Family Structure And Women’s Experiences Of Intimate Partner Violence

Angelina Kathleen Ruffin, University of Pennsylvania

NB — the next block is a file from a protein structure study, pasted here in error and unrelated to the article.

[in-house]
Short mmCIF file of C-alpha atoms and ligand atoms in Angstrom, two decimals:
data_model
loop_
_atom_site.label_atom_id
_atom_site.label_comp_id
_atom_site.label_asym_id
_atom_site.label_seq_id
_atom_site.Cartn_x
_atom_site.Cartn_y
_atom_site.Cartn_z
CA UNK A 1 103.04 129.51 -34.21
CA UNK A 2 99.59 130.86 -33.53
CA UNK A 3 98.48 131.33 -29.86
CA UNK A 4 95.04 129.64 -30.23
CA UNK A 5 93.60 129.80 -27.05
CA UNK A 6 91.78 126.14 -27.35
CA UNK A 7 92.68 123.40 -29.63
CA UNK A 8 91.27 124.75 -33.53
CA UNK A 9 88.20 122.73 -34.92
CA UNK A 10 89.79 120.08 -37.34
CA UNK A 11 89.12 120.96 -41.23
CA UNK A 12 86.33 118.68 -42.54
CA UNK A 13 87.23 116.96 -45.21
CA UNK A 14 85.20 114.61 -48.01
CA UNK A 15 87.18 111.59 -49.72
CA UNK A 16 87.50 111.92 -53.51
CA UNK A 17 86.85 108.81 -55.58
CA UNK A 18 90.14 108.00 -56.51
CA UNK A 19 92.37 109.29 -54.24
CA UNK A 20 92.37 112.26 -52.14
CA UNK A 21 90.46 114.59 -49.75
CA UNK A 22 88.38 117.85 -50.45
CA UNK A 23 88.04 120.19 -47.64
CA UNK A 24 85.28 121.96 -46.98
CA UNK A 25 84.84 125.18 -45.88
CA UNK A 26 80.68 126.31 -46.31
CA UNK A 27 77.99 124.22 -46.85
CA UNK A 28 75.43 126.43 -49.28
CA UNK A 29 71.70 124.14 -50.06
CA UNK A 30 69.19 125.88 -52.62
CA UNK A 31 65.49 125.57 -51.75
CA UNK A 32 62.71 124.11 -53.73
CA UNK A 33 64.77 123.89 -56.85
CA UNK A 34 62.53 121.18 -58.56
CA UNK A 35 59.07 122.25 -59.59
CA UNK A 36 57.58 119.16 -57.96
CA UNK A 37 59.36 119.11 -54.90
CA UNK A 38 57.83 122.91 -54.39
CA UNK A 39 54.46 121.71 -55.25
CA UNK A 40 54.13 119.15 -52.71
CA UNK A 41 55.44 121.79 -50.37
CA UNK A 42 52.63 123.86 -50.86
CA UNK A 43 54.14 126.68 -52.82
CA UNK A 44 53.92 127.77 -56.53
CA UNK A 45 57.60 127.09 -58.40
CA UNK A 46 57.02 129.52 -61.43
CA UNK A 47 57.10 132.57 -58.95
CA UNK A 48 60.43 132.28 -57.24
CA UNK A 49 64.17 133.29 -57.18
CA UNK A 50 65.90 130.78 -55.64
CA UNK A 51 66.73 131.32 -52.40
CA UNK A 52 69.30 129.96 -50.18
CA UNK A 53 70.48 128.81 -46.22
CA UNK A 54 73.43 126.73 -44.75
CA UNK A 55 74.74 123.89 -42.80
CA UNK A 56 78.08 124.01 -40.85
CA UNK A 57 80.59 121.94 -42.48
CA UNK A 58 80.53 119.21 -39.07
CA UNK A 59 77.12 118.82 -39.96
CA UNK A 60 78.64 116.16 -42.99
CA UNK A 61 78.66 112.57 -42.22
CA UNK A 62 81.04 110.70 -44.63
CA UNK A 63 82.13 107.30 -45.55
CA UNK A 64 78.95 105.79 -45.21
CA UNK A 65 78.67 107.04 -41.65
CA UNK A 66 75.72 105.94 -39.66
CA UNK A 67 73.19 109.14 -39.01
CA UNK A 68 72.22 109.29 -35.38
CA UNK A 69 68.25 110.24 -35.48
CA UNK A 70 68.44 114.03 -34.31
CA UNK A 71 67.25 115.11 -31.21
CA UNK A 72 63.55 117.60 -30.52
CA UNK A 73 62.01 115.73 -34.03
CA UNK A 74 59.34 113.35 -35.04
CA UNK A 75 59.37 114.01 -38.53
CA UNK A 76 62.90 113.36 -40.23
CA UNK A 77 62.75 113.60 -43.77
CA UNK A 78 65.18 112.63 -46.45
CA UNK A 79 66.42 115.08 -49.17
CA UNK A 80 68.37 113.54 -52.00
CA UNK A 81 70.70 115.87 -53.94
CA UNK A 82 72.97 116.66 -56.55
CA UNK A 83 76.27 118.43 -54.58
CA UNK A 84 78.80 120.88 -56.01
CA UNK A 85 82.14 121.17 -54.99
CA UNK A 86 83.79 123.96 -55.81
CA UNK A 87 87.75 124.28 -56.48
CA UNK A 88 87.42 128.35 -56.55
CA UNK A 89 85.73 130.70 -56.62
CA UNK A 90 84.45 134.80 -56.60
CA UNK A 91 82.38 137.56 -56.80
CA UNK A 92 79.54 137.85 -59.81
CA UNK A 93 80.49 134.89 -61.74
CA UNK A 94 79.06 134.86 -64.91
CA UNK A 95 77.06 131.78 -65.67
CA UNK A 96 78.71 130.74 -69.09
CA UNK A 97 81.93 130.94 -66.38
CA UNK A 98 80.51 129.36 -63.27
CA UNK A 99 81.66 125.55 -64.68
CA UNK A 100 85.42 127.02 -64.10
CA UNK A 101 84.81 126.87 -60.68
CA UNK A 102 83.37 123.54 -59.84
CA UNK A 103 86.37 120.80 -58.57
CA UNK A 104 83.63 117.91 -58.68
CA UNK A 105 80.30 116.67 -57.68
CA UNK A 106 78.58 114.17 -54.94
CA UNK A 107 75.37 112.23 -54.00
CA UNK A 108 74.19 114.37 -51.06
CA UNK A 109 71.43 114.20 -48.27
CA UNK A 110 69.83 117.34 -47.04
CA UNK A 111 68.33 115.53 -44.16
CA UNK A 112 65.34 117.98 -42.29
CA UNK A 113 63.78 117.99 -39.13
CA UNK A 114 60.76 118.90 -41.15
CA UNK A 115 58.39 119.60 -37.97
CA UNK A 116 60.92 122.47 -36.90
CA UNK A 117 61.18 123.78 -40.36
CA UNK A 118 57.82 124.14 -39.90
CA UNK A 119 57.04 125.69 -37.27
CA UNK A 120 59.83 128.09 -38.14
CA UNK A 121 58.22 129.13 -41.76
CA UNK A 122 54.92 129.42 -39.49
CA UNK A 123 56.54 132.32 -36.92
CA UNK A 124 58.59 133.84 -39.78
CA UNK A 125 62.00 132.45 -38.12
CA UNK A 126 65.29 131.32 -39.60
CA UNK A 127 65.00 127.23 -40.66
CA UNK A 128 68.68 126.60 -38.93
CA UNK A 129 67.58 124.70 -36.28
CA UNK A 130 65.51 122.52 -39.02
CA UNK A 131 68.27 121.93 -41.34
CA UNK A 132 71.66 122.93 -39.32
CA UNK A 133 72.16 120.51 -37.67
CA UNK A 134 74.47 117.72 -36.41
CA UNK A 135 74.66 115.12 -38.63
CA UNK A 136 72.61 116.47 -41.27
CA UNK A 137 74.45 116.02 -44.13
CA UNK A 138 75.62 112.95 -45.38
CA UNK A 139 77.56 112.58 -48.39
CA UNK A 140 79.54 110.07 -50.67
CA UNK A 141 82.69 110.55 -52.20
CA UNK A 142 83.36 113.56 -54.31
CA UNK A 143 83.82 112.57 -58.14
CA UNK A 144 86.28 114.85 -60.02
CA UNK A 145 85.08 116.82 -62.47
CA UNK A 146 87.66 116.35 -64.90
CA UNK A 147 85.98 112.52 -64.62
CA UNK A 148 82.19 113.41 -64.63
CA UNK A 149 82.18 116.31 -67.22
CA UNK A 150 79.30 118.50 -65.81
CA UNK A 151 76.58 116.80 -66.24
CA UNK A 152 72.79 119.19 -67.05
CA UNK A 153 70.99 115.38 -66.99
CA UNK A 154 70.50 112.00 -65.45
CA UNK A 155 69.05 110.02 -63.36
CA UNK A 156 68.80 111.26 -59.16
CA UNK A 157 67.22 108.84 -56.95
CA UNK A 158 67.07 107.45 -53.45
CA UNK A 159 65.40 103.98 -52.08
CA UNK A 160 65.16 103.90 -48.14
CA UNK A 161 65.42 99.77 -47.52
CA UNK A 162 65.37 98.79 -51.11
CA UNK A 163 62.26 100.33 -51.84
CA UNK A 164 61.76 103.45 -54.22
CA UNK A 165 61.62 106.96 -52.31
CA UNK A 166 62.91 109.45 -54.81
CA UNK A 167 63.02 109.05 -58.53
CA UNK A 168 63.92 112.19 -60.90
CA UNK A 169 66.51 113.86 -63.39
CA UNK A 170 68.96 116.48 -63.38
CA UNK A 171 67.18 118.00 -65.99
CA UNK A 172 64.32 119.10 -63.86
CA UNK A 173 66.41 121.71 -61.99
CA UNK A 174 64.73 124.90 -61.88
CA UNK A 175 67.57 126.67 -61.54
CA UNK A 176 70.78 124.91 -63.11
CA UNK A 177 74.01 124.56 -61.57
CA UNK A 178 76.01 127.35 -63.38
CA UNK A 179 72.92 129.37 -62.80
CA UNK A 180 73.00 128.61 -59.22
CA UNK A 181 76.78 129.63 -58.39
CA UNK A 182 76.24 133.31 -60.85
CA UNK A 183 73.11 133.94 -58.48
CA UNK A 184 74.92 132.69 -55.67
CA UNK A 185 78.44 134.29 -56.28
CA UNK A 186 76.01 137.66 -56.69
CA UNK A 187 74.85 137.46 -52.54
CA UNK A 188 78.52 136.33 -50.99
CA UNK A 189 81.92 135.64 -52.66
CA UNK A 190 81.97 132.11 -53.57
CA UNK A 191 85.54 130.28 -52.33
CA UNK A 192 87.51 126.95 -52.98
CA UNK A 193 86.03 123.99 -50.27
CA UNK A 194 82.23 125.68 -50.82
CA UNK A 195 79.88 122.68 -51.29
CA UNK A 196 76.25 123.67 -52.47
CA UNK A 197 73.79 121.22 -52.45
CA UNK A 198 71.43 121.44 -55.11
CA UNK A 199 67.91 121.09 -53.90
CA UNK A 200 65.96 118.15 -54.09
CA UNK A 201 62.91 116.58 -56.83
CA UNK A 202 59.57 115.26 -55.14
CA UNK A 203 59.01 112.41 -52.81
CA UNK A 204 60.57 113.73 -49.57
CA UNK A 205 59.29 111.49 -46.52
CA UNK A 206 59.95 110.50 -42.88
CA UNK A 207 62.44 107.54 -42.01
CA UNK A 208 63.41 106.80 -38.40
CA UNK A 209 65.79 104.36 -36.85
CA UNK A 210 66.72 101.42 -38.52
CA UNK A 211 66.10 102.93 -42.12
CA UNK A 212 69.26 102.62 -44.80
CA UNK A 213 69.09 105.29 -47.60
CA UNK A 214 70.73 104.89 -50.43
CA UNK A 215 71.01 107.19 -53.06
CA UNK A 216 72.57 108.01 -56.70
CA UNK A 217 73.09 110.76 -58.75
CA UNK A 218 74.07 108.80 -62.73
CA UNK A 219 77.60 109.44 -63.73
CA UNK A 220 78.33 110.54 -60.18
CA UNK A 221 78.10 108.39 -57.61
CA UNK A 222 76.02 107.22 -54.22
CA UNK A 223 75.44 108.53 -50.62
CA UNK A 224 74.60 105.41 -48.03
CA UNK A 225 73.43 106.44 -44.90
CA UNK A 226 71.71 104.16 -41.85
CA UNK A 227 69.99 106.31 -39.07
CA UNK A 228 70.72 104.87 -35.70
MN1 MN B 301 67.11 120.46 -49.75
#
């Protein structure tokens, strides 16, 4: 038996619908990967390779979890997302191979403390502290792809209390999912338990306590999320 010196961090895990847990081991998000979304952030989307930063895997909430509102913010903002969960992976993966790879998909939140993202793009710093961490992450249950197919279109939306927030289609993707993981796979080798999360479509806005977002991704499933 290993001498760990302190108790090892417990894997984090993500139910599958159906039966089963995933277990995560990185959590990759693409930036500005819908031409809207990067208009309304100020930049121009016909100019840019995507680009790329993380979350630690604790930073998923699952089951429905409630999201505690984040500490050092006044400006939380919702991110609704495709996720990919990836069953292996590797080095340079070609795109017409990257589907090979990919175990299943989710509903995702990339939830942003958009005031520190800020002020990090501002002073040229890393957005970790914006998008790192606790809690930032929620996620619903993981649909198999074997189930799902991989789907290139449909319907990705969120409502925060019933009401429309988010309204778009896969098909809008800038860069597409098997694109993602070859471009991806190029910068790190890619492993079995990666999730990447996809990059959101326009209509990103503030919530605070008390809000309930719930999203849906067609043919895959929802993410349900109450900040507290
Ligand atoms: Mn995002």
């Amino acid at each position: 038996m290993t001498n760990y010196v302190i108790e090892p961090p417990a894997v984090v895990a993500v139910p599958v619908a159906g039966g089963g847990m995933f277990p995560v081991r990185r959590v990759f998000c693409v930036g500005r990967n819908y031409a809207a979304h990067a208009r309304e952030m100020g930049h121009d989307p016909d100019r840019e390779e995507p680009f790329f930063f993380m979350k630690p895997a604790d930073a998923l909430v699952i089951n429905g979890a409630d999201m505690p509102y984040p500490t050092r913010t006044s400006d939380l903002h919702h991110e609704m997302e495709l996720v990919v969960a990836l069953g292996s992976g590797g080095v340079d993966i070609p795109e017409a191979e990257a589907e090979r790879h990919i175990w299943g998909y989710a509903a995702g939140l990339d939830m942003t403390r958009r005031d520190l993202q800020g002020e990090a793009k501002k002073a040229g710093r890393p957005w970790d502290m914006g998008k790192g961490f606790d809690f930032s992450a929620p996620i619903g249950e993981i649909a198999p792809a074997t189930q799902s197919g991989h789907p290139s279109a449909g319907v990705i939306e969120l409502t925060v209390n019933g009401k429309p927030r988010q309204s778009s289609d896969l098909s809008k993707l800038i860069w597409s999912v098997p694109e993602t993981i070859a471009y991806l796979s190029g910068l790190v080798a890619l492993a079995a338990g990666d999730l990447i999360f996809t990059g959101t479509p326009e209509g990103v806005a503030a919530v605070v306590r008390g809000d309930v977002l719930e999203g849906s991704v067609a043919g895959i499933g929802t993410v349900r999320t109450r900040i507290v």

Intimate partner violence (IPV) is a pervasive problem. The WHO estimates that 30% of women worldwide who have been in a relationship report having experienced physical or sexual violence by an intimate partner. IPV can result in negative sexual, perinatal, physical, mental health, and economic consequences. Most studies on IPV explore risk by looking solely at the relationship between the assailant and the victim – specifically, the occurrence of IPV in married, cohabiting, and dating couples – but do not assess how family structure (polygynous marriage, unions with children, and extended family members in the home) may influence these experiences. Family structures vary across societies, and not all family forms are equally available to all people. Polygyny, for example, when one man has two or more wives, is officially practiced in over eight hundred societies worldwide. However, there is a paucity of research looking at how marital types (i.e., polygyny) relates to IPV. This multi-paper, multi-cite, and mixed-methods dissertation focuses on this gap in the literature. In Paper 1, I conduct a systematic review of prevalence studies that report IPV rates by various relationship and family structures. Findings from this review of 20 studies suggest 1) an association exists between Relationship Status and IPV, 2) there is not evidence of an association between Marriage Type and IPV, and 3) there is inconsistent support for a relationship between Family Structure and IPV. Paper 2 is a secondary data analysis of Ghana’s 2008 Demographic Health Survey exploring married women’s experiences with IPV. Polygyny was not found to be a significant predictor of IPV. Paper 3 is a qualitative study with Black Muslim women that seeks to understand their lived experiences with IPV and polygyny. Through phenomenological thematic analysis of 12 interview transcripts, I capture the essence of their experiences. Participants did not believe polygyny to be inherently more abusive than monogamy. Misconceptions surround polygyny, and this body of work aims to increase cultural competency in conversations about relationship and family types, and IPV.